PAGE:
Ongoing Work in the Queen's Park Heritage Conservation Area

Following adoption of the Queen’s Park Heritage Conservation Area in June 2017, Council endorsed a two year Implementation Program Work Plan. Implementation projects include the development of an Incentives Program and completion of the Special Limited Category Study.

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  • Through the Heritage Conservation Area policy development process, approximately 80 properties were identified for further study. An additional 12 protected properties were added to this Study through the Expanded Special Limited application period. Through the Study, these properties will be reclassified as either protected or non-protected, based on detailed analysis of their heritage merit and development options. 

    You can find out if a property is part of the Study by reviewing the Map or Table of HCA Properties by Category, or by contacting the Planning Division.

    Phase One: Assessing Heritage Value

    The first phase of the study is now complete.

    The City hired heritage professionals to assess the heritage value of each of the properties in the Special Limited Category. To view the consultants' report, and all the heritage value assessments, click here.

    Based on the results of this work Council removed Heritage Conservation Area protection from the following 33 properties on June 19, 2018:

    228 Fifth Avenue

    223 Manitoba Street

    220 Second Street

    116 St. Patrick Street

     

    408 Fifth Street

     

    425 Oak Street

     

    402/404 Second Street

     

    232 Third Avenue

     

    506 First Street

     

    321 Oliver Street

     

    436 Second Street

     

    310 Third Avenue

    226 Fourth Avenue

     

    112 Regina Street

     

    523 Second Street

     

    230 Third Street

    229 Fourth Avenue

     

    114 Regina Street

     

    525 Second Street

     

    233 Third Street

     

    312 Fourth Street

     

    210 Regina Street

     

    122 Sixth Avenue

     

    312 Third Street

     

    326 Fourth Street

     

    323 Regina Street

     

    124 Sixth Avenue

     

     

    413 Fourth Street

     

    212 Second Street

     

    202 Sixth Avenue

     

     

    116 Granville Street

     

    215 Second Street

     

    216 Sixth Avenue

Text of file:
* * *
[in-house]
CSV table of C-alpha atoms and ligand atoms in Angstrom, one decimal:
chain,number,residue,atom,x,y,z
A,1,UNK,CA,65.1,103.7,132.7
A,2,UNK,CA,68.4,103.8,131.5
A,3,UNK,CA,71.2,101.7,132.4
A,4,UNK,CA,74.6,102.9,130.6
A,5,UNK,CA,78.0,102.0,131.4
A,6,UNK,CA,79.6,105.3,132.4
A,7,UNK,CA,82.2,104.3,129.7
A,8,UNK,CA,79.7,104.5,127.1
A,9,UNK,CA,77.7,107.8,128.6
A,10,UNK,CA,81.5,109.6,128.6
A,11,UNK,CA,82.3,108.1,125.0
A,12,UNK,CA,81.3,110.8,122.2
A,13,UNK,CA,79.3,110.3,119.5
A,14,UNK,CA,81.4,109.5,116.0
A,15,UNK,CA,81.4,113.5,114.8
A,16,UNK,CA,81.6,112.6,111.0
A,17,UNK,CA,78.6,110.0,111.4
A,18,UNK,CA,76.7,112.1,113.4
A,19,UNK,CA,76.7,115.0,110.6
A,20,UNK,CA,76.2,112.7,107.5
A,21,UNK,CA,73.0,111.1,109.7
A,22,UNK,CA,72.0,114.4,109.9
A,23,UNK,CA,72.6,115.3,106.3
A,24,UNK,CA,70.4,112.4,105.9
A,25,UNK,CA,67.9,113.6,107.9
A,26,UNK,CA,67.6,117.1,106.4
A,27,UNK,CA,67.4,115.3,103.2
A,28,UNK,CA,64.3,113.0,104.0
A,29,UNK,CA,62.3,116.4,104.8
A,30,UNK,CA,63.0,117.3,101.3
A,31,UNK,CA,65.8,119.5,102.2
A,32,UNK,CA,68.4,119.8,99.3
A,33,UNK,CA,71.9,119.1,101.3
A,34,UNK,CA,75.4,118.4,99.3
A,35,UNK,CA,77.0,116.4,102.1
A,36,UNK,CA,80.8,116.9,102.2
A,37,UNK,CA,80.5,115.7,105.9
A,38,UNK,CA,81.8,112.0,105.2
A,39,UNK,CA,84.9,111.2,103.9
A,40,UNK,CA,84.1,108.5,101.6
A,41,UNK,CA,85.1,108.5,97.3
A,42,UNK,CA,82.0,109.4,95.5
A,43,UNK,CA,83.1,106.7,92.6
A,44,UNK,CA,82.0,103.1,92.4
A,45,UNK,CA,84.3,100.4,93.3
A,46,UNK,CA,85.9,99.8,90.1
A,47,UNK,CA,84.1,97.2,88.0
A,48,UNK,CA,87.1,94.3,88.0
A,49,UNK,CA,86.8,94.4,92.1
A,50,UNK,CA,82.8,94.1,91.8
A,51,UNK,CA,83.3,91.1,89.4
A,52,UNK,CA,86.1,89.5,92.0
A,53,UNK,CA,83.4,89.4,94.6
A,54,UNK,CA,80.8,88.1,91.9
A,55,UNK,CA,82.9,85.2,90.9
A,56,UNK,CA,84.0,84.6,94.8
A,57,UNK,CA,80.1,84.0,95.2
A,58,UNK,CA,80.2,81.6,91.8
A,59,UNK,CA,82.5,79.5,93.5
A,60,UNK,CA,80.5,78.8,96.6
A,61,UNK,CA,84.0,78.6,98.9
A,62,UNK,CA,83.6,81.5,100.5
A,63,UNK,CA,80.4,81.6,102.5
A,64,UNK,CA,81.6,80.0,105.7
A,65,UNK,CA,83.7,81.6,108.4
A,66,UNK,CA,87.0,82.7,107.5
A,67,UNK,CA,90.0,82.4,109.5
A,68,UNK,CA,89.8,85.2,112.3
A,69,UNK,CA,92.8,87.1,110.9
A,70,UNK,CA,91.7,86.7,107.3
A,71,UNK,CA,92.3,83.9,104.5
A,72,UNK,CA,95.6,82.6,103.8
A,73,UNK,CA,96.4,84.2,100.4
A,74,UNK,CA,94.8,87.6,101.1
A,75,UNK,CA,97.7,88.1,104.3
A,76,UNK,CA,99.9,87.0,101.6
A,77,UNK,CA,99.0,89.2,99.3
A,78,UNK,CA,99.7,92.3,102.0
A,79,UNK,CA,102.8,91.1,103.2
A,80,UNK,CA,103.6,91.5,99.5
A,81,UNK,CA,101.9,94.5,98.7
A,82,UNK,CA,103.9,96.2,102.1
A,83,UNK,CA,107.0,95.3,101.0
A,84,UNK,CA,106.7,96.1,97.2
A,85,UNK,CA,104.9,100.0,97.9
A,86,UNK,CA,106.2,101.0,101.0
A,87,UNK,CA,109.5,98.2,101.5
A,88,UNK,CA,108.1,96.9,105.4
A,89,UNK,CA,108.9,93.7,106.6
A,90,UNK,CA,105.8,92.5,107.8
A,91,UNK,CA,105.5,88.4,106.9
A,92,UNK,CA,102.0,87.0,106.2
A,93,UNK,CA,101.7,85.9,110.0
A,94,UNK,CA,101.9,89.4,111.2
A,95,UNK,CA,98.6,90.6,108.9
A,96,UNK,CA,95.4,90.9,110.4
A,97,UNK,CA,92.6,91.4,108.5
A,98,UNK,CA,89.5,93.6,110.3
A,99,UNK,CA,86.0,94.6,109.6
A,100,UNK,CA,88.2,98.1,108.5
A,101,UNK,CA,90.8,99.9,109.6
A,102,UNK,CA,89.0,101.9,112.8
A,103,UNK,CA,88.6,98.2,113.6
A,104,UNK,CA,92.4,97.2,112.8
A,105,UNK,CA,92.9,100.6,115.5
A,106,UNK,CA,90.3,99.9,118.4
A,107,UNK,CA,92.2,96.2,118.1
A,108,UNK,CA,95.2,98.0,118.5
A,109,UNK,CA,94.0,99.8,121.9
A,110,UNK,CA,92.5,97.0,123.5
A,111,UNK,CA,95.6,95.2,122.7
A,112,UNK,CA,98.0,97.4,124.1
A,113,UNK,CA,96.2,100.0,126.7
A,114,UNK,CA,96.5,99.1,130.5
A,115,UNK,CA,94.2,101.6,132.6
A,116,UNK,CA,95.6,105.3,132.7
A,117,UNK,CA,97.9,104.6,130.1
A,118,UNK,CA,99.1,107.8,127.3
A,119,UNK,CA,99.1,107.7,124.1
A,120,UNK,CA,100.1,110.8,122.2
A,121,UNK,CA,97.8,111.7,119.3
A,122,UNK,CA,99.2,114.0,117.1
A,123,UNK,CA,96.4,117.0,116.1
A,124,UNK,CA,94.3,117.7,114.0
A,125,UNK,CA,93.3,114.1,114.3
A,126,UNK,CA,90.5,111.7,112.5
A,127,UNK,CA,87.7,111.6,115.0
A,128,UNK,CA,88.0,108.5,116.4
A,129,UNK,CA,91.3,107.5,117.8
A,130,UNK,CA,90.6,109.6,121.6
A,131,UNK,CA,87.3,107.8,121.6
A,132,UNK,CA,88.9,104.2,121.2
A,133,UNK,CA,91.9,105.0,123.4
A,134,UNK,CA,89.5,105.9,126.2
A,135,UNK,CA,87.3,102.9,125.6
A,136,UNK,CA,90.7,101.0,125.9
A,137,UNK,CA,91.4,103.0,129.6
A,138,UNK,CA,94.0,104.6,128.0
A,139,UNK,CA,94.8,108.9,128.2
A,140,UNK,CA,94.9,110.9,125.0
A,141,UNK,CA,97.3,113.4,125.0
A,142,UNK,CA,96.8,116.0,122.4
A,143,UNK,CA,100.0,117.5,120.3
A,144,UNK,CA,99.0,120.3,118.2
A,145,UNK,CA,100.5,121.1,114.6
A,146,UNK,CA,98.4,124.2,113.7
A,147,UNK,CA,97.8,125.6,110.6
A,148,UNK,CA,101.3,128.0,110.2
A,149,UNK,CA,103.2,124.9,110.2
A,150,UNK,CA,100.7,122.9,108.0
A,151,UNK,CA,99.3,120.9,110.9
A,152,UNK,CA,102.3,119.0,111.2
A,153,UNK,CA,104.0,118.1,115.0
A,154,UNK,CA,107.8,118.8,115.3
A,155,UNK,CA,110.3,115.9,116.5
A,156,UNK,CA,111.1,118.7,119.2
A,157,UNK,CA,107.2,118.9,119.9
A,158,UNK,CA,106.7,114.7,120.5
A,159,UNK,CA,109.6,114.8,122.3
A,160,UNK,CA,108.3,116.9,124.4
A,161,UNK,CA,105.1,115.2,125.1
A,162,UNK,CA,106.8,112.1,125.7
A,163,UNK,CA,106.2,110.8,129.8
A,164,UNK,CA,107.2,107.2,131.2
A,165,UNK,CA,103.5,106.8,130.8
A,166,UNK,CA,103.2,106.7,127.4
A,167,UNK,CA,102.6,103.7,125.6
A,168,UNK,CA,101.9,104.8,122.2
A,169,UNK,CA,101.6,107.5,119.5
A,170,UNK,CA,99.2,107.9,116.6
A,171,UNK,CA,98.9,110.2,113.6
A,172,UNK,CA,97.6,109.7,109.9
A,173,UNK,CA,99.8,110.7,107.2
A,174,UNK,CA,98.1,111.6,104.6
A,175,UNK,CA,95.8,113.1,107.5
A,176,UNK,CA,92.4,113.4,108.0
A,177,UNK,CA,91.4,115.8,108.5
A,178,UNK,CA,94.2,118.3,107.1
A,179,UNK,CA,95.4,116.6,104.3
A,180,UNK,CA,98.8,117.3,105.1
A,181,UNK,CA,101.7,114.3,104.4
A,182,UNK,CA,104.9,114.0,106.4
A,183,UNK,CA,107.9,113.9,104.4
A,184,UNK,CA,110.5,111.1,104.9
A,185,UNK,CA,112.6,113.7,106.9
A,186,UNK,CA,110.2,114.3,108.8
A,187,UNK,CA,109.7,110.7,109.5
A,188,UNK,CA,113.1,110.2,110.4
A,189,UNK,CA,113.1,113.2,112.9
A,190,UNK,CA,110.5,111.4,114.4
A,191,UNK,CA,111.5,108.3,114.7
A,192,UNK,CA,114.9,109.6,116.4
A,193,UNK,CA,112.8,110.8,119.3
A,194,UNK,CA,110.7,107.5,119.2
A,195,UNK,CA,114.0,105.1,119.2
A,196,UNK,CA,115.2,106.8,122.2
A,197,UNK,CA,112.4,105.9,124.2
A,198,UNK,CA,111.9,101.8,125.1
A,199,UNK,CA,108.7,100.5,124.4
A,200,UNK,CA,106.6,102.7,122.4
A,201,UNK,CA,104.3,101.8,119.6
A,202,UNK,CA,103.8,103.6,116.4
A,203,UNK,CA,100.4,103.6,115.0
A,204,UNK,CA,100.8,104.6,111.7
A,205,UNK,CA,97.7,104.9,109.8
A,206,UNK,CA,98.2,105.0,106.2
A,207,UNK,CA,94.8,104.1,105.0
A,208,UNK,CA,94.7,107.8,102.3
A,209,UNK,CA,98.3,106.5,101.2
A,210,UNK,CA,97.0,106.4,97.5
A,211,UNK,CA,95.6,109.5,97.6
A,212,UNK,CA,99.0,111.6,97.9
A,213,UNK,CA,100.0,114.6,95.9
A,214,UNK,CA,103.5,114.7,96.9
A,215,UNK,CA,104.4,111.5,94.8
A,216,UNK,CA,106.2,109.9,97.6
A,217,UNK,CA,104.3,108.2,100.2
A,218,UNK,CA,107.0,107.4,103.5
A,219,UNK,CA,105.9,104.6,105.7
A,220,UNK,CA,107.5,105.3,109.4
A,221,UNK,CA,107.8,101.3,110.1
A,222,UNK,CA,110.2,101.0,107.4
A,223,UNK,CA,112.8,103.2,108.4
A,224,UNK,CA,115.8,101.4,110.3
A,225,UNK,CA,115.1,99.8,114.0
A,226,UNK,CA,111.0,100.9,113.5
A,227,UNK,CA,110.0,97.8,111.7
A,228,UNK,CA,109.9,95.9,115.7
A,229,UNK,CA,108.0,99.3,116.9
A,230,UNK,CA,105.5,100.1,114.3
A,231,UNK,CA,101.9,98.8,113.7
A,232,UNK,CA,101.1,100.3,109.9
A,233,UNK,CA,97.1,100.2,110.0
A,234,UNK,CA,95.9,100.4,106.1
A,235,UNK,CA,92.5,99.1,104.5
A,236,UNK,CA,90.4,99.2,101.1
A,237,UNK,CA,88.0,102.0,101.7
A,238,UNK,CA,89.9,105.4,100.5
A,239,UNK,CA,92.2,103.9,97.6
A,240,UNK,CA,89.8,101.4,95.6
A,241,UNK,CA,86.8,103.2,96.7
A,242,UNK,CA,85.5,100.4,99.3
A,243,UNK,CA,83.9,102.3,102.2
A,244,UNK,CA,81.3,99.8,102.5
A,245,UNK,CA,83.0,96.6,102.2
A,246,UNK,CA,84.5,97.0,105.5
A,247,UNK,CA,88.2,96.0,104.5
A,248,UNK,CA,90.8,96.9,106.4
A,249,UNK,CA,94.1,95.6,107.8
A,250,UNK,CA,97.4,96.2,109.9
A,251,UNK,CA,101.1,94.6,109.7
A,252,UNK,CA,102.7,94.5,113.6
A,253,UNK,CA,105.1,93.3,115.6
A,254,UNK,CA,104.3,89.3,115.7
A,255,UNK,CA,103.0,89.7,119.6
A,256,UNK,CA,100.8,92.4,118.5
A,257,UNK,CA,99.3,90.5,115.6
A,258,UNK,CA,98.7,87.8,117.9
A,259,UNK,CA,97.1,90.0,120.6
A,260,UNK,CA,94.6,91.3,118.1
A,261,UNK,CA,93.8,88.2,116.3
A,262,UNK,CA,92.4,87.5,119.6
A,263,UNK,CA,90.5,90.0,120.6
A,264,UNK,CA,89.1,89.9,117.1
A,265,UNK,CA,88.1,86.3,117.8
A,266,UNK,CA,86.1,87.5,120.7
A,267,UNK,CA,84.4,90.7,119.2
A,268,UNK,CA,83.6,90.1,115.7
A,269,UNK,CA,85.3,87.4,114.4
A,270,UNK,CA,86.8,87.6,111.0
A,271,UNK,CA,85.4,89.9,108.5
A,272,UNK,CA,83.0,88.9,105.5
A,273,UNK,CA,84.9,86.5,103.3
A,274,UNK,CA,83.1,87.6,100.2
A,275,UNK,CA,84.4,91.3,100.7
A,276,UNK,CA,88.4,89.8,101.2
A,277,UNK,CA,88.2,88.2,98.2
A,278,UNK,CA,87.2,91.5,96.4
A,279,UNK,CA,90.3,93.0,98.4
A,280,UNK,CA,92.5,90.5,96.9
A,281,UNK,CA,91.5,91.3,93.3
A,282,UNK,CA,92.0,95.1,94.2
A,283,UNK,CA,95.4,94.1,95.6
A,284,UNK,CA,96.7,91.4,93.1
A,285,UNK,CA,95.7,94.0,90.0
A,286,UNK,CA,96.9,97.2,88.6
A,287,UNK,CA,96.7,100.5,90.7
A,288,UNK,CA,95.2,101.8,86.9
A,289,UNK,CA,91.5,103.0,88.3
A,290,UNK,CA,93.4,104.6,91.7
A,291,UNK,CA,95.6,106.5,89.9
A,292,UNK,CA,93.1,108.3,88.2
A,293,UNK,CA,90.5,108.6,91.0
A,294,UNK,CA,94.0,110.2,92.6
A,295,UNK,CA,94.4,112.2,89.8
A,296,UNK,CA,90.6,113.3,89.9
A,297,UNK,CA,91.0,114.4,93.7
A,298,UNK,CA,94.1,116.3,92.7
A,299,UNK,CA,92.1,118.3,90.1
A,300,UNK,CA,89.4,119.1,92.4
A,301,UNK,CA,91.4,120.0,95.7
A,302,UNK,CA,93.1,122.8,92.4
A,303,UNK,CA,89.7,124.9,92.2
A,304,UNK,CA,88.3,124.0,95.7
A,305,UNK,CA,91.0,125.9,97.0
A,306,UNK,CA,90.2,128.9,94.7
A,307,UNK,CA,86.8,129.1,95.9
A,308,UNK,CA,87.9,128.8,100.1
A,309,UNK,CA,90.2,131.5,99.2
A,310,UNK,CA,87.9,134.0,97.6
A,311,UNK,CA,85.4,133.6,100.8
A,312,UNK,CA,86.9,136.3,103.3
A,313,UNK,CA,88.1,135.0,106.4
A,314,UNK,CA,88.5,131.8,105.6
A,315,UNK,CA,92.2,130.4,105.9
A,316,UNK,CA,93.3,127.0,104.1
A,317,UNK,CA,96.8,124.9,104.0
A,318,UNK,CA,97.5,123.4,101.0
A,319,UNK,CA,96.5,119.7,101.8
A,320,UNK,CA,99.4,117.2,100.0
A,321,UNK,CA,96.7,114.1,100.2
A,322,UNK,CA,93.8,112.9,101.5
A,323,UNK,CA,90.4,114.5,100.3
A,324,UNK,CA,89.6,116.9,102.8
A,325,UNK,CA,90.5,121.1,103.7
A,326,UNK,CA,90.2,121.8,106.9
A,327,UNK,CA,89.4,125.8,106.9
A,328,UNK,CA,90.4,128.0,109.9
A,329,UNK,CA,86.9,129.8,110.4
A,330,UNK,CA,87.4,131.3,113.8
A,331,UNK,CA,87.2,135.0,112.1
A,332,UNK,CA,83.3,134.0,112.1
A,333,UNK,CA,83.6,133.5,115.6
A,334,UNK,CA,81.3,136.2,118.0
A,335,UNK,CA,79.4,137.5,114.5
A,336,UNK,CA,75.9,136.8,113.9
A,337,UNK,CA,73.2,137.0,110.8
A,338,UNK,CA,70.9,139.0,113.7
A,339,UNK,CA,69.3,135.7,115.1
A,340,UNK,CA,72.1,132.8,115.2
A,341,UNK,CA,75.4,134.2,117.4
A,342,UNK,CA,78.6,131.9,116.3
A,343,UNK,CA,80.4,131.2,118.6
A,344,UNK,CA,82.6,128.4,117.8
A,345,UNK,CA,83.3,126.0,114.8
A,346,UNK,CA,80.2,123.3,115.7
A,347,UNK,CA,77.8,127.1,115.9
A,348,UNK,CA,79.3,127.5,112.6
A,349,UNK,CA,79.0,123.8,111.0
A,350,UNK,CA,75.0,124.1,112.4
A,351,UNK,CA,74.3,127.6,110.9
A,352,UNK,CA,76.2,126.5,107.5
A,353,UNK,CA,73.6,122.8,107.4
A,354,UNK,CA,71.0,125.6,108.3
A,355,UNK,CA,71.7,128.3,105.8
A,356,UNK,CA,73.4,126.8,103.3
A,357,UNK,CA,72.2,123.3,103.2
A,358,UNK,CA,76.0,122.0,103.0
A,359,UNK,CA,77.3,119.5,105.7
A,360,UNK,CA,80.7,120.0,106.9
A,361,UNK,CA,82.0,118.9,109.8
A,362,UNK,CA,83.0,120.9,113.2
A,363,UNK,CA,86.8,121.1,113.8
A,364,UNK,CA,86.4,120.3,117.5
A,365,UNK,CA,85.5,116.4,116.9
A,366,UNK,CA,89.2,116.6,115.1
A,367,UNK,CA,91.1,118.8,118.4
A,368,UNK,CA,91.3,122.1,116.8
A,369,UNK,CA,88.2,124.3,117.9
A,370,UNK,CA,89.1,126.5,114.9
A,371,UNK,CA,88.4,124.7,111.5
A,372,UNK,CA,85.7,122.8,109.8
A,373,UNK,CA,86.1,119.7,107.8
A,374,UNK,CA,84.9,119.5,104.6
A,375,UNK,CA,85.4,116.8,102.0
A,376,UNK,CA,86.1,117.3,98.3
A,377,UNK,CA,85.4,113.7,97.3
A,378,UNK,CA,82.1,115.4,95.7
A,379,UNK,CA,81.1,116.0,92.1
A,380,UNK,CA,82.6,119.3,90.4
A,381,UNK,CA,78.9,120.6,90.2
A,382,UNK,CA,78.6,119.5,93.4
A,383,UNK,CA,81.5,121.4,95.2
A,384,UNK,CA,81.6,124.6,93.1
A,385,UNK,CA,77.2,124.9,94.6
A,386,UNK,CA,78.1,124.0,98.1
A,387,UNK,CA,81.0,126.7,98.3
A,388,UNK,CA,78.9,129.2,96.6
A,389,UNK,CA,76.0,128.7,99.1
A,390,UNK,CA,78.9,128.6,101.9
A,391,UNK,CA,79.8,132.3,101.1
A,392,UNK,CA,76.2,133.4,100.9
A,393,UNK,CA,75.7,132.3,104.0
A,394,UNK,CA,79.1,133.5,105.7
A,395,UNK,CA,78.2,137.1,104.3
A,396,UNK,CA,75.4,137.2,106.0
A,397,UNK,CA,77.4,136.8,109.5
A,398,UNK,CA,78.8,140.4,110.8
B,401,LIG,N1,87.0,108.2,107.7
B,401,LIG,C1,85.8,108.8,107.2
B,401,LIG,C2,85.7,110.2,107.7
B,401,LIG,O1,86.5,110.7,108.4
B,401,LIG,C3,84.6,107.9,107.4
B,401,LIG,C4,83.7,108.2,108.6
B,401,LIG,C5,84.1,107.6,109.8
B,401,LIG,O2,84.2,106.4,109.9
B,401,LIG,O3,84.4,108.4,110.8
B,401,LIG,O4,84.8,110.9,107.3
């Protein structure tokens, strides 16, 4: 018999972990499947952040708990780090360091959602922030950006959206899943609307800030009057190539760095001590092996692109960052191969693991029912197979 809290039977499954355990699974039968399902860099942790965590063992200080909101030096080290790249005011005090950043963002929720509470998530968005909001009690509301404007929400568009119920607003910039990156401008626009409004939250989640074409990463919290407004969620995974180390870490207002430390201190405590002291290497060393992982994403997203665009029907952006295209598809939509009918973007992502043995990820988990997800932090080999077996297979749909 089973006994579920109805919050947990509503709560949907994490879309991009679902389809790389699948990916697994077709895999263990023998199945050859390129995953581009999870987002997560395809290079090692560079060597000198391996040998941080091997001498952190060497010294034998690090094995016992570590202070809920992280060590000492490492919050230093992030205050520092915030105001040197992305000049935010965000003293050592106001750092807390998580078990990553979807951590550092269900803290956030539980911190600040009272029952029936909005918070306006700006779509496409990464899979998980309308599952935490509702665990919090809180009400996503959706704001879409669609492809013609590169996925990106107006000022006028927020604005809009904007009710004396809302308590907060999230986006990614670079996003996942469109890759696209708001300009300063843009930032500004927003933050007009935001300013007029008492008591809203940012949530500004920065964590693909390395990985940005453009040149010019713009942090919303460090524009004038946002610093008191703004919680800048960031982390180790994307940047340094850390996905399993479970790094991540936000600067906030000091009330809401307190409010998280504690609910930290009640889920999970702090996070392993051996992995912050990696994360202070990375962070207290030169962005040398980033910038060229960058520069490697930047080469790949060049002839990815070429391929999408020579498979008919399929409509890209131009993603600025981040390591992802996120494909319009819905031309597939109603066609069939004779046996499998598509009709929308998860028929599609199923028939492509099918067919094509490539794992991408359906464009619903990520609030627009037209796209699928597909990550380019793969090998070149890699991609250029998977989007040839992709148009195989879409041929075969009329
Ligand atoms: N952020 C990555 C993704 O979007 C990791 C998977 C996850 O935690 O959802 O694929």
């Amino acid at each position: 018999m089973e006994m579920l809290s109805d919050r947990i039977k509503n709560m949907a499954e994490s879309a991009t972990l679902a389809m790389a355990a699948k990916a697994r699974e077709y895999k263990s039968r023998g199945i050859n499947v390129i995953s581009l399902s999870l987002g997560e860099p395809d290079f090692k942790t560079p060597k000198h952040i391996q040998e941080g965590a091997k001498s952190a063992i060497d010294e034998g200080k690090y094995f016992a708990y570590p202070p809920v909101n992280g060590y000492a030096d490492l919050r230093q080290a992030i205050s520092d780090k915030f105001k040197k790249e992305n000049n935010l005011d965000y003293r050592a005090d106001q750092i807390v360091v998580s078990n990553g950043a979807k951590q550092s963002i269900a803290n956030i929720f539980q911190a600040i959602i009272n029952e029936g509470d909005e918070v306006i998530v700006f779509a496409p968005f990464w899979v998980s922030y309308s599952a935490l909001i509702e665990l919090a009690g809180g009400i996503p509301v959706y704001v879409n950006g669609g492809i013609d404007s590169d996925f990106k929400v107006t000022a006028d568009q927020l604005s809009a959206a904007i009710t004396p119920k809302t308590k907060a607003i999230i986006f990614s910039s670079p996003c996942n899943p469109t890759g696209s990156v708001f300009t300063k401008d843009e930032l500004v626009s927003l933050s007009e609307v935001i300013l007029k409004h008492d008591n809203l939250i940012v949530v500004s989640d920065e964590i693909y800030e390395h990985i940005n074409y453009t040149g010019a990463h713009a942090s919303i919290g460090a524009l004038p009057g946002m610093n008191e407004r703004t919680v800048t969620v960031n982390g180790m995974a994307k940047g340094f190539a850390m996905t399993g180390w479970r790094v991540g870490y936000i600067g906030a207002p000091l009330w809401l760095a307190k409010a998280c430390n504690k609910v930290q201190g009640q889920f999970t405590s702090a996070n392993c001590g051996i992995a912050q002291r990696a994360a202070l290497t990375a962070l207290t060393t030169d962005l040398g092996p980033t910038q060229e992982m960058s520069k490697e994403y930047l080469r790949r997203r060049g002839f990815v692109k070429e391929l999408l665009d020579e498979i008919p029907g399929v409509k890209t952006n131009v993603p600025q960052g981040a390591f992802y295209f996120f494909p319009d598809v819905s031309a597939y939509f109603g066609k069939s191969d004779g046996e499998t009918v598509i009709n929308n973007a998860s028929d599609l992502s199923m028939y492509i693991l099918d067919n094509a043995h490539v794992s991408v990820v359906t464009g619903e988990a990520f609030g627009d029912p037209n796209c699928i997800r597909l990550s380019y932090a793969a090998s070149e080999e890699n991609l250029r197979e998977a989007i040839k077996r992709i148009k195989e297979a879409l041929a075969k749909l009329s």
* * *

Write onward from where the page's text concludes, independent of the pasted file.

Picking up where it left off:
The remaining approximately 50 properties are proceeding to phase two of the Study.

    Heritage Assessments were also completed for the 12 protected properties added to the Study through the Expanded Special Limited program in the fall of 2018. Six properties will be recommended to Council for consideration of having their protection removed. The remaining six properties will continue to Phase Two of the Study.

    Click here to read the Council report on the completion of Phase One of the Expanded Study. This is also where you can access the consultants' reports for these properties.

    Phase Two: Assessing Development Potential

    Phase two of the Study is now complete.

    The City hired an architectural firm to assess the potential of each remaining house to reach the maximum floor space permitted on that site in the Zoning Bylaw. This phase of the Study included properties in the Special Limited category (those that were deemed to have heritage value), and six Expanded application properties.

    To view the consultants' report and all the development potential assessments, click here.

    To read the Council report which launched Phase Two, click here.

    Final Reclassification

    The remaining properties will be evaluated against the Heritage Conservation Area's Evaluation Checklist. If a house receives a score of 60% or less on the Evaluation Checklist, it would be considered reasonable to move the property to the non-protected category. Those properties that receive a score on the checklist that indicates the house should be retained (61%+), would be moved to the protected category. At the end of the Study, the Special Limited category would no longer exist. Leaving only two categories: protected and non-protected.

    Following the completion of their evaluation, staff would bring forward an OCP amendment for the properties where it is demonstrated to be reasonable to remove protection. City staff will recommend to Council that they support the amendment.